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ANTENTOP- 01- 2017 # 021

Another Approach to Hidden HF Antennas



Figure 4


Balun for Grasswire Antenna



How much wire?


A general rule of random wire antennas is to get as much wire in the air as you can - longer is better.  Does this still hold for the Grasswire?  The answer is no.  Measurements show that anything over a wavelength does no appreciable good.


My first measurement program parked a car on a dirt trail, with a spool of 18 gauge insulated wire unwound, one end tied to the bumper and the rest run on down the trail.  The dirt was average stuff, mostly clay and loam on top of granite.  At the car the wire was untied from the bumper, passed through a small RF toroid, and connected to an antenna tuner, the latter driven by a TR7 transceiver at approximately fifty watts.  The car itself served as a counterpoise.


A ten-turn secondary winding on the toroid drove a small diode and capacitor.  RF current in the antenna developed a DC voltage across the capacitor that I measured with a handheld DC voltmeter.  As the toroid slid along the wire, the voltage dropped and fell below 10 percent of the starting value a wavelength along the wire.


There was a small rise in voltage for a short bit farther along the wire, but at a full wavelength it fell below one percent, and never showed any further improvement. 

This occurred on 80 40, 20, 15, and 10 meters.


This measurement indicated that the current in the wire dropped almost exponentially along the wire, and beyond a wavelength was more than 20 dB down, so could produce little radiation.  The excess wire can simply be removed.  Thereafter my Grasswire deployments always used about one wavelength of wire at the lowest operating frequency.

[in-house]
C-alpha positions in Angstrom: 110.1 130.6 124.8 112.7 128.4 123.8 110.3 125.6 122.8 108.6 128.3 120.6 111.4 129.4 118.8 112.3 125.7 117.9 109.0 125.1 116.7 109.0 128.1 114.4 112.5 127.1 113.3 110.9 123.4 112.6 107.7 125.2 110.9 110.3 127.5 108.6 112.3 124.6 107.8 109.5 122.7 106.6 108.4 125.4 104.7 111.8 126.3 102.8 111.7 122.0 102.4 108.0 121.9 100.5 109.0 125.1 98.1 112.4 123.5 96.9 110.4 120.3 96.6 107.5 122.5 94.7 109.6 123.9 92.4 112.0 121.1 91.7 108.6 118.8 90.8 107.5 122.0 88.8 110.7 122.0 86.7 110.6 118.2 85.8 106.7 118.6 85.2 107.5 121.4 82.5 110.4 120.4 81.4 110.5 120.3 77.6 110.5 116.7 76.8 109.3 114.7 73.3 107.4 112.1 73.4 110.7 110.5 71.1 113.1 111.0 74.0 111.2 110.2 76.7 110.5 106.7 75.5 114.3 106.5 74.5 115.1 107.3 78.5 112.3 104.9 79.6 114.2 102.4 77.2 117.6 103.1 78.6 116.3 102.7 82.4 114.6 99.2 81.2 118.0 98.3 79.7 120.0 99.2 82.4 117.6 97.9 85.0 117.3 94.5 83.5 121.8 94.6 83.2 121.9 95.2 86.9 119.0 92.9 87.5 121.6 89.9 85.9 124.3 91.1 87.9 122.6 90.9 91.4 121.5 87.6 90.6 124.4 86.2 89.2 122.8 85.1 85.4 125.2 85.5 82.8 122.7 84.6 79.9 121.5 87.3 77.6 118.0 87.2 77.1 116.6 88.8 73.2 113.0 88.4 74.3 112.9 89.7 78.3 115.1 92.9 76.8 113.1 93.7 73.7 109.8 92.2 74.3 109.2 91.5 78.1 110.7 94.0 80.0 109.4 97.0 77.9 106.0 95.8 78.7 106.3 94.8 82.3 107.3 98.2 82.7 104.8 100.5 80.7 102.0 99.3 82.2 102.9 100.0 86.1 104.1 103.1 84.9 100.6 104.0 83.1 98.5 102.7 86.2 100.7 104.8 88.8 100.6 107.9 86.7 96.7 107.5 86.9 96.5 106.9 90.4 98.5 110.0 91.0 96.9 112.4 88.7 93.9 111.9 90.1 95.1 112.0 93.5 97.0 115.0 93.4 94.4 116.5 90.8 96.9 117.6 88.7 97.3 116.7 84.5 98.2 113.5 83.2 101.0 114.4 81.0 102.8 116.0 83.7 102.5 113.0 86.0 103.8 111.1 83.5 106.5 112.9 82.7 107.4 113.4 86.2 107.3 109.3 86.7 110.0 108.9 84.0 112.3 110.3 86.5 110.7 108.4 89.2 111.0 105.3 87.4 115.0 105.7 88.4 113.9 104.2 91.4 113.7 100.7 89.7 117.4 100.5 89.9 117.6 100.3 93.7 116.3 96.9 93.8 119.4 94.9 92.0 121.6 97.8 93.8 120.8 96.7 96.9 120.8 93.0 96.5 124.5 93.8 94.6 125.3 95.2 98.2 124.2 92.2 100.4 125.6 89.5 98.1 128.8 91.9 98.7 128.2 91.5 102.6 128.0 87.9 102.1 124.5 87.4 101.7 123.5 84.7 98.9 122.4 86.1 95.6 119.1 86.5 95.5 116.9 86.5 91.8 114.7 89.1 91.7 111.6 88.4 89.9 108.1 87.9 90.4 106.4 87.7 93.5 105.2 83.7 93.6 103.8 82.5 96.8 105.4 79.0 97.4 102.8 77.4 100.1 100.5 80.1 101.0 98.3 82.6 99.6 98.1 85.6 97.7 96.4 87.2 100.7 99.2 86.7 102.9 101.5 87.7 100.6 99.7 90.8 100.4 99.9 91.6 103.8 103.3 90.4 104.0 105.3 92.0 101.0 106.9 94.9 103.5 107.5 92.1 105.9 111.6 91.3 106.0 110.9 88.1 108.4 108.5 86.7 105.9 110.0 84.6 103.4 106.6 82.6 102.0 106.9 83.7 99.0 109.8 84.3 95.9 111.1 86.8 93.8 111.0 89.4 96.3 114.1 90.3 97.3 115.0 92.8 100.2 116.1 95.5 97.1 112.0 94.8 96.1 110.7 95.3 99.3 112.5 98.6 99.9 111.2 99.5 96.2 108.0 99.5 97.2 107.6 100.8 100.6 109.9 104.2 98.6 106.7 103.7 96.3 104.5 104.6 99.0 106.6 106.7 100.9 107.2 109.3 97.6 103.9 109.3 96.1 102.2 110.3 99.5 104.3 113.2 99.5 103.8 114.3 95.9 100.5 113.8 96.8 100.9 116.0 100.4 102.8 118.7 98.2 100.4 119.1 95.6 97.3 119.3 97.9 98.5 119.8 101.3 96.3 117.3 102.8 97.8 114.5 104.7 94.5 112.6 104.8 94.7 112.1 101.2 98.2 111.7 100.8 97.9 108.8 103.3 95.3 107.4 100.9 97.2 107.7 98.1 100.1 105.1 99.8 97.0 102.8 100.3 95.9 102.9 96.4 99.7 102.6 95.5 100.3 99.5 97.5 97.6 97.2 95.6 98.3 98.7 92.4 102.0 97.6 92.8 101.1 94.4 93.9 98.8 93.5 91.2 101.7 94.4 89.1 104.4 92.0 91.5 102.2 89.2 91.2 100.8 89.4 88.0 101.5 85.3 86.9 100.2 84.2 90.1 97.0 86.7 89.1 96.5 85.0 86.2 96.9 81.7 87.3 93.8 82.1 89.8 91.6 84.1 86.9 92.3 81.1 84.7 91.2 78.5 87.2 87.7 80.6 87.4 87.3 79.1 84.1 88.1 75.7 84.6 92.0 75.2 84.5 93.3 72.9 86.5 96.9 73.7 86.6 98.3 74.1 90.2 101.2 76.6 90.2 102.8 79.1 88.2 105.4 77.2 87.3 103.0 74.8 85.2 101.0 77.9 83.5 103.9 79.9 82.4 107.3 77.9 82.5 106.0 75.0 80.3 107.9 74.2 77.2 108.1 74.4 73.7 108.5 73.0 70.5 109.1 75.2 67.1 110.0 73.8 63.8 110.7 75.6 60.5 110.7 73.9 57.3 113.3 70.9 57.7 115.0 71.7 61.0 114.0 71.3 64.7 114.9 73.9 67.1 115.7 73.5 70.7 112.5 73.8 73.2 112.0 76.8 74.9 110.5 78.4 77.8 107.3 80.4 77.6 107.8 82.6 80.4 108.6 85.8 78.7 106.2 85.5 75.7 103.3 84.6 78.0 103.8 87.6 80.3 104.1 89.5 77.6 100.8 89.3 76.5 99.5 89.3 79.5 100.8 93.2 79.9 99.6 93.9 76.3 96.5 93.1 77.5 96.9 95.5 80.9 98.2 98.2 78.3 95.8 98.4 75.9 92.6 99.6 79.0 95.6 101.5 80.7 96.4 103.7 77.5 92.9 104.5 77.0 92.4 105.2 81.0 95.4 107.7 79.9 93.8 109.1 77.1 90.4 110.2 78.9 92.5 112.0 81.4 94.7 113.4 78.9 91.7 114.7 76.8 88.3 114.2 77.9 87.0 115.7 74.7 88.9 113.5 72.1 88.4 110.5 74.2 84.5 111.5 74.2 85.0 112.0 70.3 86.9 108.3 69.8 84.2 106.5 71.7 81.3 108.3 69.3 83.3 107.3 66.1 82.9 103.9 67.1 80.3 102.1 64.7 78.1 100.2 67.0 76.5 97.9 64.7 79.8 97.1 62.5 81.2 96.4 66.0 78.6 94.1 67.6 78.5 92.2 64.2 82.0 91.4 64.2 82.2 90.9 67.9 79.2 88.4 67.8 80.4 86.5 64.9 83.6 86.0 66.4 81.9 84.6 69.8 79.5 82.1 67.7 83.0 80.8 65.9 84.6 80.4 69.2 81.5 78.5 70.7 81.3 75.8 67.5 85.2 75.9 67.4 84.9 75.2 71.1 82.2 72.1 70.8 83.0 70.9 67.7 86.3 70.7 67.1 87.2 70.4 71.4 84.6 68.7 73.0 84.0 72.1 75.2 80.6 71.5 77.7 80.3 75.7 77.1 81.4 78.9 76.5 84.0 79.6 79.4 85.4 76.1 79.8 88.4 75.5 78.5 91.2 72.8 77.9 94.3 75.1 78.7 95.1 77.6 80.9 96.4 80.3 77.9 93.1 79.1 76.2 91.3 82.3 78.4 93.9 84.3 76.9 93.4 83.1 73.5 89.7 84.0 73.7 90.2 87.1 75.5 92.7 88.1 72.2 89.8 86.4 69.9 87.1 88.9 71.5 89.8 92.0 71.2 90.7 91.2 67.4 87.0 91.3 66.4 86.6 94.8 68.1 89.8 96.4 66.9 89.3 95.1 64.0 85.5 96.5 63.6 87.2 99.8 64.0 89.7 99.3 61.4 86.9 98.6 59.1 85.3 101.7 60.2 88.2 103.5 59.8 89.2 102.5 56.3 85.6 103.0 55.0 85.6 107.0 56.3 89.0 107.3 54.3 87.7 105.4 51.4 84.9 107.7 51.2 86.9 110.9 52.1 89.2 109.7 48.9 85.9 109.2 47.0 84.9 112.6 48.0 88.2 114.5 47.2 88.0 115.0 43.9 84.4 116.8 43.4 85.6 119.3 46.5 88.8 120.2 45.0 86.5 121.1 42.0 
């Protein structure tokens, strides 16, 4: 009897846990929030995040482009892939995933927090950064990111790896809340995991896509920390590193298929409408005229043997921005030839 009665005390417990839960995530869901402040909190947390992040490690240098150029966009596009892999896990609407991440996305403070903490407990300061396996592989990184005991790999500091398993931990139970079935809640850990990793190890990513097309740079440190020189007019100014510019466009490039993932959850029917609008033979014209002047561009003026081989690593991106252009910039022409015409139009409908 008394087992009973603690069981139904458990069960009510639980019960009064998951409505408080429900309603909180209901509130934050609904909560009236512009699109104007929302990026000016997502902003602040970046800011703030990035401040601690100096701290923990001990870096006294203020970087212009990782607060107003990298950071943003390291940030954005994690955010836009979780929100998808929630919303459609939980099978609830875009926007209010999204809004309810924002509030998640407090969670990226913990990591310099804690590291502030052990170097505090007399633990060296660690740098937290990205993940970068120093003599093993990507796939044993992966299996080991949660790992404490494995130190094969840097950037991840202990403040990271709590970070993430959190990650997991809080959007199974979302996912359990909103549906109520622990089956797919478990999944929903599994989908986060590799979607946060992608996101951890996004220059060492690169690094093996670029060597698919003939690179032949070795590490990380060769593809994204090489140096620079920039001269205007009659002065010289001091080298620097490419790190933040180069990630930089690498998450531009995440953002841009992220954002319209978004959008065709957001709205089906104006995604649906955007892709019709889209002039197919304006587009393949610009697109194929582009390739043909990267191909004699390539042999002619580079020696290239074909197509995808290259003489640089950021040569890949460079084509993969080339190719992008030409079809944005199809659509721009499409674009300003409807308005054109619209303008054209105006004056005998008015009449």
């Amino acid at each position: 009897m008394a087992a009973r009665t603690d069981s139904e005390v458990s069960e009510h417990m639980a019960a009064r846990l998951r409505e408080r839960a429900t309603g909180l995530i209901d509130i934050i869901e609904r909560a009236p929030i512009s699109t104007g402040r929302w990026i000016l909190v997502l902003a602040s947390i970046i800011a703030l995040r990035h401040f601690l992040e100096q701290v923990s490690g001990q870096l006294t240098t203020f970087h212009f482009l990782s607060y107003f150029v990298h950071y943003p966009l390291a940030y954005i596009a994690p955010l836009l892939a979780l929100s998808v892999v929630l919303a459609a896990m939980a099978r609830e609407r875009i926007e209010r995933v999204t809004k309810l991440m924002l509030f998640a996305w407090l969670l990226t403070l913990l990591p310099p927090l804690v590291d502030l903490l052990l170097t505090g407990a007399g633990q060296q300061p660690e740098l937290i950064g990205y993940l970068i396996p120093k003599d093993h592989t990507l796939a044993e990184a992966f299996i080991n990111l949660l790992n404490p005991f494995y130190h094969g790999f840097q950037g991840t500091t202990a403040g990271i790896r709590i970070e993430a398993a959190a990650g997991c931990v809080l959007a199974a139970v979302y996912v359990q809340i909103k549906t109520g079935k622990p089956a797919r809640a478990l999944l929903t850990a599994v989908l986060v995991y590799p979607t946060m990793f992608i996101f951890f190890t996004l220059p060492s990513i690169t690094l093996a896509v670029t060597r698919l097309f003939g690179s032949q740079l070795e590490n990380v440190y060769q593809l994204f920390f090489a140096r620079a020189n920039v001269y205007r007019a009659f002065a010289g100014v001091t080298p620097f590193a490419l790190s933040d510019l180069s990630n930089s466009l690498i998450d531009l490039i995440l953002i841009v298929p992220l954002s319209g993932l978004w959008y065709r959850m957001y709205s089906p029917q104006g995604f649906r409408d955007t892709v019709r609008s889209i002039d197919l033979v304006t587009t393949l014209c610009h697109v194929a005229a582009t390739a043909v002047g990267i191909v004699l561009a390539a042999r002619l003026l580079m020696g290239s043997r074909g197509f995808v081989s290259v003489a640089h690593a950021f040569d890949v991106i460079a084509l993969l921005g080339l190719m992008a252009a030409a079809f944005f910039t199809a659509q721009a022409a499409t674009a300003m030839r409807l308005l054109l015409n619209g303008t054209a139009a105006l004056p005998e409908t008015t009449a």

Continuing the measurement at a later date, an assistant and I laid a center-fed wire dipole on a grassy field, 396 feet of insulated, 12 gauge wire - all that we happened to have handy.  Again a small toroid RF transformer and diode/capacitor, similar to the earlier one, had one side of the dipole threaded through it.  A fiberglass surveyor’s tape stretched from the center along the dipole to one of its ends.  The DC voltage, measured as a function of distance along the wire is a measure of the RF current.  Figure 5 and Figure 6 show the falloff of current along the wire at 7 and 29 MHz amateur Bands and its attenuation by at least 20 dB at one wavelength (seventy, and sixteen and a half feet, respectively.)

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Last Updated:

February 25, 2018 22:26